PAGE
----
Security researcher Jacob Applebaum gave a talk at the 30th Chaos Communication Congress in Hamburg, Germany yesterday outlining how the NSA has had the capability to break into an iPhone and siphon off of all the communications and activity on the device since 2008. German publication Der Spiegel also has its own extensive report showing that the NSA has a program called DROPOUTJEEP that is the codename of the iPhone hack.

In addition to the iPhone hack, the NSA has a unit called TAO—Tailored Access Operations—that has the primary duty of intercepting and bugging hardware phones, laptops, servers that various reports have stated HP and Cisco servers. Basically, the NSA can get at whatever it wants just about anywhere it wants. Der Spiegel also reports that the NSA has successfully tapped undersea fiber optics cables running from Europe, through the Middle East to Asia.

via The NSA Spies On America’s Favorite Device—Time To Get Angry – ReadWrite.

Facebook introduces Graph Search, a tool that lets people sift through its social graph

Facebook has announced a new search feature dubbed Graph Search, a service which is built atop the network’s Social Graph. CEO Mark Zuckerberg says the company has been working on Graph Search for years, and claims it offers something that no other service can. It is available as a limited preview right now for English audiences only.

Zuckerburg made it clear that this isn’t a Web search service, and that user privacy has been taken into concern. Graph search is designed to take a precise query and deliver an answer. While Facebook says users can only search for content that has been shared with them, it is possible to search for things such as “TV shows watched by doctors” or “Music liked by people who like Mitt Romney” or even “Languages my friend speaks”.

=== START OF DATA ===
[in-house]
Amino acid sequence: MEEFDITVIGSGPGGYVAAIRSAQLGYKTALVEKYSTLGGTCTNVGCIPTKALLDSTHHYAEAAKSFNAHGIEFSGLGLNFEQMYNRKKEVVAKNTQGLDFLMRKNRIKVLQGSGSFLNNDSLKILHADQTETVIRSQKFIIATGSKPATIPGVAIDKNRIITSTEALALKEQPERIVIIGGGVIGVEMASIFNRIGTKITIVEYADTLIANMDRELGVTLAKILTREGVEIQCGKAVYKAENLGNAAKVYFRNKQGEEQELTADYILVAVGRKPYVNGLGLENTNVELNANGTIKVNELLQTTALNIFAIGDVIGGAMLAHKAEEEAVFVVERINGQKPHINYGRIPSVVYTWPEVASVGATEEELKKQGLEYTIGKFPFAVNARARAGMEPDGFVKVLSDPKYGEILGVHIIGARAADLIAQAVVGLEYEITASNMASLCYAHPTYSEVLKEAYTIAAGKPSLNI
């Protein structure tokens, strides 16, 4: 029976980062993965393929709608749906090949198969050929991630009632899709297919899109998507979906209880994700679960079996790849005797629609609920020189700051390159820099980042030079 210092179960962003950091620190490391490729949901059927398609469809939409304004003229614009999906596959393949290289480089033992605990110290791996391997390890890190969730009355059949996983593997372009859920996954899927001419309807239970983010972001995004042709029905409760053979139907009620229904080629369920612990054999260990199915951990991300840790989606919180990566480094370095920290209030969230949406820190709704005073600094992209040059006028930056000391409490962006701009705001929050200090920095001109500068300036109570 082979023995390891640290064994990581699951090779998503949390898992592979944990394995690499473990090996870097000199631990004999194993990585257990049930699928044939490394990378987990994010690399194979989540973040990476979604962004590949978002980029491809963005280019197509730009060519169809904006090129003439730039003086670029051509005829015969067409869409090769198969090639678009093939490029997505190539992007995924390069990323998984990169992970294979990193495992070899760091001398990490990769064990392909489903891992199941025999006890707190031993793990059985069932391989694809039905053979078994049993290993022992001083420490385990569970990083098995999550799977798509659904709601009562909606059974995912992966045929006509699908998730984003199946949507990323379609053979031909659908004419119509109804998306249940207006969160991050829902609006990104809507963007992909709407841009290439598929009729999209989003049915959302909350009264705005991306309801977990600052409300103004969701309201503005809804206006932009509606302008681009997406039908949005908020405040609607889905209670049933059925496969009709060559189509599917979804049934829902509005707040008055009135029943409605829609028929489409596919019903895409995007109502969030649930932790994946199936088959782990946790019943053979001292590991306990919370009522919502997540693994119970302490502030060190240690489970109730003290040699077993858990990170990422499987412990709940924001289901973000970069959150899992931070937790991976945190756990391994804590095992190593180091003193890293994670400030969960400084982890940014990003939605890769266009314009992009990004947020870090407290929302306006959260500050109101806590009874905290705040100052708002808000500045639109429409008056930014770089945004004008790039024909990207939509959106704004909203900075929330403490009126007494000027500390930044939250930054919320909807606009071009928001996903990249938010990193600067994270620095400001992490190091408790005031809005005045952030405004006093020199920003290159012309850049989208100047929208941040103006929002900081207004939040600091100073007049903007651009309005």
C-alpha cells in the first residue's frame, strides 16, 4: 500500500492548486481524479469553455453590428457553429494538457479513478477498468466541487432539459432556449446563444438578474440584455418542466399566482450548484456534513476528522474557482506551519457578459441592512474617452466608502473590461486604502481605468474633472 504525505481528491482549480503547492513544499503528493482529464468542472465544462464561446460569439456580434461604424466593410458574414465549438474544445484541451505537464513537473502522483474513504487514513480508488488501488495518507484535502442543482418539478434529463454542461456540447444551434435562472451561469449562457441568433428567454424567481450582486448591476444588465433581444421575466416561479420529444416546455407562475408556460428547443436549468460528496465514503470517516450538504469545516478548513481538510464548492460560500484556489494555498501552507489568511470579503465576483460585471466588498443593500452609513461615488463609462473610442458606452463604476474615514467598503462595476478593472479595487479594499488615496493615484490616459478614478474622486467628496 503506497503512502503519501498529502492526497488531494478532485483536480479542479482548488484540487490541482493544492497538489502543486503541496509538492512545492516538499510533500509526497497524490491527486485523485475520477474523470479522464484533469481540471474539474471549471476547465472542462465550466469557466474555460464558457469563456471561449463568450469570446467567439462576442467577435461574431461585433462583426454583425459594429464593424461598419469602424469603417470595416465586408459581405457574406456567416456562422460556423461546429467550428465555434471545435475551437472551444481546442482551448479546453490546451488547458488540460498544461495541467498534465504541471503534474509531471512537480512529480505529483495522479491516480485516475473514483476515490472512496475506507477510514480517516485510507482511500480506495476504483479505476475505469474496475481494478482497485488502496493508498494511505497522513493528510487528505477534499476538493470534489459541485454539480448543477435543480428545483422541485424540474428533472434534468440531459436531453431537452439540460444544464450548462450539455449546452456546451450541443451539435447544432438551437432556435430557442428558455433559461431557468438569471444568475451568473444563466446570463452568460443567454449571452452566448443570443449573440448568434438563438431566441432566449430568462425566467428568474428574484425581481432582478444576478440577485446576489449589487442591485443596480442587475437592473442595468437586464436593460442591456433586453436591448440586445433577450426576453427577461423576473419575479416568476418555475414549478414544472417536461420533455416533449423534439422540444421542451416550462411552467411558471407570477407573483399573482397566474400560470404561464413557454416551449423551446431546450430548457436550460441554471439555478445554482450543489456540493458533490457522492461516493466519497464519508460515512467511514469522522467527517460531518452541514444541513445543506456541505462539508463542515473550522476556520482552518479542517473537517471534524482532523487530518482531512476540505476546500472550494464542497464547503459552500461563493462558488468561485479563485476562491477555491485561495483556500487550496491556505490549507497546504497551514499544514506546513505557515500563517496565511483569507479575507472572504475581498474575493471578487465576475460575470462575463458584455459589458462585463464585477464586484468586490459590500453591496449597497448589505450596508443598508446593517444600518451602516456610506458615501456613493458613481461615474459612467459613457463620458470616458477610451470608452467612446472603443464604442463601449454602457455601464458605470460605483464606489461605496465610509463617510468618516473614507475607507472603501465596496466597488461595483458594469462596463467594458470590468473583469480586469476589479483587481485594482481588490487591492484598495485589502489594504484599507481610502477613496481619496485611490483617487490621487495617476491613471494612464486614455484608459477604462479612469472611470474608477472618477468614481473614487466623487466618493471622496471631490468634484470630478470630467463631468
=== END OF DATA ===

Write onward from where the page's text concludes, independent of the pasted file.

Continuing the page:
Facebook’s CEO says that every piece of content on Facebook has its own audience with most of it not available to the public. Currently, you can only search for content that has been shared with you.

Can Andrew Sullivan make post-industrial journalism pay?

The state of journalism as described by the Tow authors — media theorist Clay Shirky, journalism professor Chris Anderson and Tow Center head Emily Bell — is a landscape where the major media entities in virtually every field are being disrupted and unbundled, and where smaller players targeted at specific niches stand the best odds of success. It’s an almost Darwinian view of the industry, with slow-moving giants who are gradually replaced by more nimble and flexible species. And it’s also a more personal and human-sized approach, one that Sullivan clearly sympathizes with:

“We believe in a bottom-up Internet, which allows a thousand flowers to bloom, rather than a corporate-dominated web where the promise of a free space becomes co-opted by large and powerful institutions and intrusive advertising algorithms.”

The model Sullivan is banking on — which features a $19.99-per-year subscription, free incoming links from blogs and social media, as well as a “pay whatever you want” donation option — is similar in many ways to the freemium or membership models other sites have staked their future on, including Mike Masnick’s tech-opinion and analysis site Techdirt and Josh Marshall’s political news and opinion network Talking Points Memo. But while those sites are offering extra features for members (such as member-only discussion forums and access to extra content, etc.) Sullivan says non-paying readers who merely follow links to his content will get exactly the same thing paying readers do.


I love his point about the ‘free media’ we consume coming with the invisible pricetag of institutional/corporate perspective. It’s sad to see how ‘revolutionary’ it appears to ask people to pay for excellent content.

Daniel Ellsberg: Crowd Funding the Right to Know

“A cantankerous press, an obstinate press, an ubiquitous press must be suffered by those in authority in order to preserve the even greater values of freedom of expression and the right of the people to know.” — Judge Murray Gurfein, Pentagon Papers case, June 17, 1971

When a government becomes invisible, it becomes unaccountable. To expose its lies, errors, and illegal acts is not treason, it is a moral responsibility. Leaks become the lifeblood of the Republic.

Whatever one’s opinion of WikiLeaks, every American should be offended that two elected officials, merely by putting pressure on corporations, could financially strangle necessary expression without ever going to court. What happened to WikiLeaks is completely unacceptable in a democracy that values free speech and due process.


These people are doing great work. In an era of unparalleled person-to-person communication, it’s simply unacceptable that much of our government is invisible to the average person.